In a second Research Article, Charles Perou and colleagues study the progression and migration of tumors in two patients with so-called triple negative or basal-like breast cancer, a disease that is associated with a lack of biomarkers which can be used to guide treatment, and with poor clinical outcome. In many forms of cancer it is secondary tumors, or metastases, that are life-threatening, and it is therefore important to study the spread of cancer beyond the site of origin. The researchers studied whole-genome sequence and gene expression information from primary tumors and metastases obtained from the patients at autopsy, and report similar somatic mutation and copy number patterns when comparing tumors in an individual patient. Multiple different subpopulations of cells, or clones, were observed in both primary tumors and metastases. The findings suggest that genetic changes are established early in the trajectory of this form of breast cancer, but that multiple clones can populate metastases originating from the primary tumor.

Anindya Dutta and colleagues present a study of gene expression changes in large datasets derived from patients with brain tumors in a further Research Article—addressing low-grade gliomas and glioblastoma multiforme, an especially intractable disease entity. The authors study expression of large numbers of long noncoding RNAs (lncRNAs), which are thought to be involved in governing the expression of other genes and thereby controlling important processes such as development and tumorigenesis. The authors found that a signature made up of selected lncRNAs was associated with length of survival in patients with low-grade gliomas. If validated in future work, these findings could lead to a way to estimate prognosis and thereby inform treatment planning for patients with this type of tumor.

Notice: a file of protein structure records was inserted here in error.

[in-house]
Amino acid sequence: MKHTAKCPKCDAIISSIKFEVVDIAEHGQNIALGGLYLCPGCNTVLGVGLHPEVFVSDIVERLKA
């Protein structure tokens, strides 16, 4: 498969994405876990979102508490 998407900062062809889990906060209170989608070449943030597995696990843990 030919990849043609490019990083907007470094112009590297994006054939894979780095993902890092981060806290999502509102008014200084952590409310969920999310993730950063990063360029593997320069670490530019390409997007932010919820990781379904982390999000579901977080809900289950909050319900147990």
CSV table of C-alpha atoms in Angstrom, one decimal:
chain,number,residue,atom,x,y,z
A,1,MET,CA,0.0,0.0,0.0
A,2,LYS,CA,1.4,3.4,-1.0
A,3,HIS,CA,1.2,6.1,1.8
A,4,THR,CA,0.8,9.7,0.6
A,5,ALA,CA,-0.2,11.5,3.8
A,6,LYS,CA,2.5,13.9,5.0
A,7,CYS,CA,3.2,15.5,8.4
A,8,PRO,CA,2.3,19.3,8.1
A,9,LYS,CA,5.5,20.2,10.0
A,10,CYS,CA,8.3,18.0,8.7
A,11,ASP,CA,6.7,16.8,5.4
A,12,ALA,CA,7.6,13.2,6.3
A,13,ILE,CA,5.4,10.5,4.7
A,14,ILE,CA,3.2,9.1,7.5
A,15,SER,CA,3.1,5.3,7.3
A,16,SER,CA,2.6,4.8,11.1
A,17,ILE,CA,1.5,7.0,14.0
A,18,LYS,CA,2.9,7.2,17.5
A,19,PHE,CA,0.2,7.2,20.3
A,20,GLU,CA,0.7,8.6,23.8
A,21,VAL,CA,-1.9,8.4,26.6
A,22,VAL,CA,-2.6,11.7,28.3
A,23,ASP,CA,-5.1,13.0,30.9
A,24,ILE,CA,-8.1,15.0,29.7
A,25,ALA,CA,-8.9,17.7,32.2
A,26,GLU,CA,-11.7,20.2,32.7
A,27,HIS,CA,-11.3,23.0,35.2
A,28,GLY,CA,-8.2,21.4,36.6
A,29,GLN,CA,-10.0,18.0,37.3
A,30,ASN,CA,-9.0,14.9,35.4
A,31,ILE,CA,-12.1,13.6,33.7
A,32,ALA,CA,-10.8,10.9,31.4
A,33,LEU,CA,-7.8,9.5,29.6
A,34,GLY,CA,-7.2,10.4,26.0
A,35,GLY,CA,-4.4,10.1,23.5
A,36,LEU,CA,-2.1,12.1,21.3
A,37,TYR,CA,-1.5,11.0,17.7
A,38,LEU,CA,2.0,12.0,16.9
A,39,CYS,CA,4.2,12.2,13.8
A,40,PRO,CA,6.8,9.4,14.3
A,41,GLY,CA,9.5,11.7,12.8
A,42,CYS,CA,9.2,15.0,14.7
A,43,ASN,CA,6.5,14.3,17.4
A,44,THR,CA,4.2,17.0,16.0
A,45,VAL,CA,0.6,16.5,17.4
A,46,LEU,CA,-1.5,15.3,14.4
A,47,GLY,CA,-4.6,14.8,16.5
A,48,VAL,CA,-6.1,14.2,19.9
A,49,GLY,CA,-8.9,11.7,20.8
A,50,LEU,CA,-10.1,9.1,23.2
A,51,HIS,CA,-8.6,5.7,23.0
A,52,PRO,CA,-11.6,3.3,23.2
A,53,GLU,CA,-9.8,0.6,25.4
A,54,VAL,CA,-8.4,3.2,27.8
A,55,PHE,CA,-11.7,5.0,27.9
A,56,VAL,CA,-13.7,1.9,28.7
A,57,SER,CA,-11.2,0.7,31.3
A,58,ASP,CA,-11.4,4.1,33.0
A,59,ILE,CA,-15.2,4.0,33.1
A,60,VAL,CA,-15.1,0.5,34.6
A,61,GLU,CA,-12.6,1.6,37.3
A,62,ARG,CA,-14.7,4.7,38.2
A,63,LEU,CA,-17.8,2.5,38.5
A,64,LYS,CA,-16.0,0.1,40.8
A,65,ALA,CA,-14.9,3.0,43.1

In the week’s final Research Article, Maria Teresa Landi and colleagues present a genomic analysis of lung adenocarcinomas based on EAGLE, a detailed long-term study of patients with lung cancer carried out in Italy with the aim of characterizing genetic and behavioral factors (in addition to tobacco smoking) associated with the disease. The authors describe two new driver genes in their study which, together with information about patterns of somatic mutations in the tumors analysed, provide information on tumorigenic processes in this common disease inviting further study.

The research studies published this week underline the rapid methodological progress that has redefined understanding of tumor genomes, and illustrate the richness and complexity of the data that are becoming available. Breast cancer research is strongly represented, as expected given the comparatively advanced understanding of biomarkers and treatment targets in this group of diseases, but progress is also evident in other forms of cancer contributing substantially to overall disease burden. Although much of the research is translational in nature and focuses on modestly sized patient cohorts, such studies can be very valuable in charting future experimental and clinical directions.

Further articles will appear throughout the December 2016 issue of PLOS Medicine, and the second week will include studies on a newly defined subtype of triple negative breast cancer, and on histological transformation and progression of follicular lymphoma. To view all papers as they publish, go to the Special Issue collection each Tuesday this month.


Featured Image Credit: tungsten_snaps, Flickr.